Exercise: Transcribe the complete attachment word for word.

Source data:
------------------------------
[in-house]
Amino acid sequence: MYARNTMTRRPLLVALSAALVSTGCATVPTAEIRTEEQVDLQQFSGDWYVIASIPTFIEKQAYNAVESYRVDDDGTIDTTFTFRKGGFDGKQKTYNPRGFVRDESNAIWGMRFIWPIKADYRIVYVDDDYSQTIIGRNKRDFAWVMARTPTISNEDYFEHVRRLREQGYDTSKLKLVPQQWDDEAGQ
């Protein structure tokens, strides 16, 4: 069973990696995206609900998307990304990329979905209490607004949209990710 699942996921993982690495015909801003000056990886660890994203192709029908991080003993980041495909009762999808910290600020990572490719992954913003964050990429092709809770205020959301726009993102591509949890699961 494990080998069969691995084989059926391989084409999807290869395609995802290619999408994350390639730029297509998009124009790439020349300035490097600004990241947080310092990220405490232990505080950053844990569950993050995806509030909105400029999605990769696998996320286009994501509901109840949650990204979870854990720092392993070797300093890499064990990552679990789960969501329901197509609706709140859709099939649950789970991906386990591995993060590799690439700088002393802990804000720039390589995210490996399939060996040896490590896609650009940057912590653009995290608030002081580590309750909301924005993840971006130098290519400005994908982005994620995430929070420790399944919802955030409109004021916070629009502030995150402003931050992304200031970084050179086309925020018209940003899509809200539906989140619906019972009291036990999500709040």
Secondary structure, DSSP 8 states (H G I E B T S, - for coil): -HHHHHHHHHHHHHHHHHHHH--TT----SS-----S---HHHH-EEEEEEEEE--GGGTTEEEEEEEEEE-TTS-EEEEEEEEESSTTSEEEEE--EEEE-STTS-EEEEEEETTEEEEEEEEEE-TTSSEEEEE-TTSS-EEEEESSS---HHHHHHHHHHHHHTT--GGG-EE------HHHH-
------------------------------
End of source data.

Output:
[in-house]
Amino acid sequence: MYARNTMTRRPLLVALSAALVSTGCATVPTAEIRTEEQVDLQQFSGDWYVIASIPTFIEKQAYNAVESYRVDDDGTIDTTFTFRKGGFDGKQKTYNPRGFVRDESNAIWGMRFIWPIKADYRIVYVDDDYSQTIIGRNKRDFAWVMARTPTISNEDYFEHVRRLREQGYDTSKLKLVPQQWDDEAGQ
């Protein structure tokens, strides 16, 4: 069973990696995206609900998307990304990329979905209490607004949209990710 699942996921993982690495015909801003000056990886660890994203192709029908991080003993980041495909009762999808910290600020990572490719992954913003964050990429092709809770205020959301726009993102591509949890699961 494990080998069969691995084989059926391989084409999807290869395609995802290619999408994350390639730029297509998009124009790439020349300035490097600004990241947080310092990220405490232990505080950053844990569950993050995806509030909105400029999605990769696998996320286009994501509901109840949650990204979870854990720092392993070797300093890499064990990552679990789960969501329901197509609706709140859709099939649950789970991906386990591995993060590799690439700088002393802990804000720039390589995210490996399939060996040896490590896609650009940057912590653009995290608030002081580590309750909301924005993840971006130098290519400005994908982005994620995430929070420790399944919802955030409109004021916070629009502030995150402003931050992304200031970084050179086309925020018209940003899509809200539906989140619906019972009291036990999500709040």
Secondary structure, DSSP 8 states (H G I E B T S, - for coil): -HHHHHHHHHHHHHHHHHHHH--TT----SS-----S---HHHH-EEEEEEEEE--GGGTTEEEEEEEEEE-TTS-EEEEEEEEESSTTSEEEEE--EEEE-STTS-EEEEEEETTEEEEEEEEEE-TTSSEEEEE-TTSS-EEEEESSS---HHHHHHHHHHHHHTT--GGG-EE------HHHH-